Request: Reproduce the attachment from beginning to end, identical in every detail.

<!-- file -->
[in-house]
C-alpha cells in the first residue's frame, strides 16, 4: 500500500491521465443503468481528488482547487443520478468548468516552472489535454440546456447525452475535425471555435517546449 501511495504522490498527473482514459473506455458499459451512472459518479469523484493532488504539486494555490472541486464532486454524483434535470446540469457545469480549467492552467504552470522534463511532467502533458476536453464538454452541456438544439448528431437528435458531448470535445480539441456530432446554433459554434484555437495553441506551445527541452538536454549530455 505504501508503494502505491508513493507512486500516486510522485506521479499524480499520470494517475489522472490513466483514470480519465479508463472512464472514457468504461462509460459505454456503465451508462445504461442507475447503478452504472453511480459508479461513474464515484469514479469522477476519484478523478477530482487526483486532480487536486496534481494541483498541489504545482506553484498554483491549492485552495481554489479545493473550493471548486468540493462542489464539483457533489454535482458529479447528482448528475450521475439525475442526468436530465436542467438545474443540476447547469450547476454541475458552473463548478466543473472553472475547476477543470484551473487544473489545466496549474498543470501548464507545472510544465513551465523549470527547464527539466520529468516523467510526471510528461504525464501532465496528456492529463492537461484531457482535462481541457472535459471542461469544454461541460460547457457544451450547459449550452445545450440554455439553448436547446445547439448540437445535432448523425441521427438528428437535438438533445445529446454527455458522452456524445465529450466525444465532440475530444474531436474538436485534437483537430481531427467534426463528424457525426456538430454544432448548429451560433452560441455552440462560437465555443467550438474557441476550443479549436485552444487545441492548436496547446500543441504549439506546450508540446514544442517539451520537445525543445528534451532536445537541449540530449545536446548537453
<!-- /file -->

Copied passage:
[in-house]
C-alpha cells in the first residue's frame, strides 16, 4: 500500500491521465443503468481528488482547487443520478468548468516552472489535454440546456447525452475535425471555435517546449 501511495504522490498527473482514459473506455458499459451512472459518479469523484493532488504539486494555490472541486464532486454524483434535470446540469457545469480549467492552467504552470522534463511532467502533458476536453464538454452541456438544439448528431437528435458531448470535445480539441456530432446554433459554434484555437495553441506551445527541452538536454549530455 505504501508503494502505491508513493507512486500516486510522485506521479499524480499520470494517475489522472490513466483514470480519465479508463472512464472514457468504461462509460459505454456503465451508462445504461442507475447503478452504472453511480459508479461513474464515484469514479469522477476519484478523478477530482487526483486532480487536486496534481494541483498541489504545482506553484498554483491549492485552495481554489479545493473550493471548486468540493462542489464539483457533489454535482458529479447528482448528475450521475439525475442526468436530465436542467438545474443540476447547469450547476454541475458552473463548478466543473472553472475547476477543470484551473487544473489545466496549474498543470501548464507545472510544465513551465523549470527547464527539466520529468516523467510526471510528461504525464501532465496528456492529463492537461484531457482535462481541457472535459471542461469544454461541460460547457457544451450547459449550452445545450440554455439553448436547446445547439448540437445535432448523425441521427438528428437535438438533445445529446454527455458522452456524445465529450466525444465532440475530444474531436474538436485534437483537430481531427467534426463528424457525426456538430454544432448548429451560433452560441455552440462560437465555443467550438474557441476550443479549436485552444487545441492548436496547446500543441504549439506546450508540446514544442517539451520537445525543445528534451532536445537541449540530449545536446548537453